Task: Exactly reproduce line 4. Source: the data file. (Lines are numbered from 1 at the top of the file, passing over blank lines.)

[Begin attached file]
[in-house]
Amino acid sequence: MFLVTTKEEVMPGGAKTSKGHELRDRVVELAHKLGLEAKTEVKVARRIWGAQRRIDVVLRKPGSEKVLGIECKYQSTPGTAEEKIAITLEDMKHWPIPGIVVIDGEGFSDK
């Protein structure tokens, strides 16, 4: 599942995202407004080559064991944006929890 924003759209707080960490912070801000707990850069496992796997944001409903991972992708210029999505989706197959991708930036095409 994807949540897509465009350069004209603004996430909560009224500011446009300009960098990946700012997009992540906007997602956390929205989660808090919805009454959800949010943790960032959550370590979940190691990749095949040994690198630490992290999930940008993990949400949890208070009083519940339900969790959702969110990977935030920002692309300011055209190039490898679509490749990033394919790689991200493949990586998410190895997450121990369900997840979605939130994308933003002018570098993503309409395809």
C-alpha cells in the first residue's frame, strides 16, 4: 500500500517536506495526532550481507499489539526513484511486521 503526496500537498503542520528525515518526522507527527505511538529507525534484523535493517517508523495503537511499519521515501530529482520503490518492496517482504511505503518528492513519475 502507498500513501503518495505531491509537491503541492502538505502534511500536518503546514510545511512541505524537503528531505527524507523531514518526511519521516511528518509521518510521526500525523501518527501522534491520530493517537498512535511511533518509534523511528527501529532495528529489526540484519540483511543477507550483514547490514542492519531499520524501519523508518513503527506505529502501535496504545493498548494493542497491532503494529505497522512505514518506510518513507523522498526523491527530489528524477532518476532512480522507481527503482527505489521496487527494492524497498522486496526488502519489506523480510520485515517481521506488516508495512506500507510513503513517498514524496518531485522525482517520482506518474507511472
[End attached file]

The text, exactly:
C-alpha cells in the first residue's frame, strides 16, 4: 500500500517536506495526532550481507499489539526513484511486521 503526496500537498503542520528525515518526522507527527505511538529507525534484523535493517517508523495503537511499519521515501530529482520503490518492496517482504511505503518528492513519475 502507498500513501503518495505531491509537491503541492502538505502534511500536518503546514510545511512541505524537503528531505527524507523531514518526511519521516511528518509521518510521526500525523501518527501522534491520530493517537498512535511511533518509534523511528527501529532495528529489526540484519540483511543477507550483514547490514542492519531499520524501519523508518513503527506505529502501535496504545493498548494493542497491532503494529505497522512505514518506510518513507523522498526523491527530489528524477532518476532512480522507481527503482527505489521496487527494492524497498522486496526488502519489506523480510520485515517481521506488516508495512506500507510513503513517498514524496518531485522525482517520482506518474507511472